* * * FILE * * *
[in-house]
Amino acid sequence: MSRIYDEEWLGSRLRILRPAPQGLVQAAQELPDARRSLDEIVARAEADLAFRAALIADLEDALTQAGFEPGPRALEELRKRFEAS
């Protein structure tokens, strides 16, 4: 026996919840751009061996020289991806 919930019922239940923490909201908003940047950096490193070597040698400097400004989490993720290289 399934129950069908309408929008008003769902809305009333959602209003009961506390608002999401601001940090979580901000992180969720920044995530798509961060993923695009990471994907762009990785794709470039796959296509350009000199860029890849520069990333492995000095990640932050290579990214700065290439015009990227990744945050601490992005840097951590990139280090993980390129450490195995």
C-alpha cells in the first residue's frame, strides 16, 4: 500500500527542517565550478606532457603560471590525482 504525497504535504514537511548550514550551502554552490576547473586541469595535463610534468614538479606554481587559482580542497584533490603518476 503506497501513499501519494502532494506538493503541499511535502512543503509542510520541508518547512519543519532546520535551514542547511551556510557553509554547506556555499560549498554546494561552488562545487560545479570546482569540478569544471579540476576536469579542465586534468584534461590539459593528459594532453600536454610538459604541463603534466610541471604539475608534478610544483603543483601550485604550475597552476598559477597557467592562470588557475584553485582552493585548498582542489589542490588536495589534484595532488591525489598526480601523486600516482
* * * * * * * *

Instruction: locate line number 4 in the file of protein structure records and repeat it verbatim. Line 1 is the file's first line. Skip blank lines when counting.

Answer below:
C-alpha cells in the first residue's frame, strides 16, 4: 500500500527542517565550478606532457603560471590525482 504525497504535504514537511548550514550551502554552490576547473586541469595535463610534468614538479606554481587559482580542497584533490603518476 503506497501513499501519494502532494506538493503541499511535502512543503509542510520541508518547512519543519532546520535551514542547511551556510557553509554547506556555499560549498554546494561552488562545487560545479570546482569540478569544471579540476576536469579542465586534468584534461590539459593528459594532453600536454610538459604541463603534466610541471604539475608534478610544483603543483601550485604550475597552476598559477597557467592562470588557475584553485582552493585548498582542489589542490588536495589534484595532488591525489598526480601523486600516482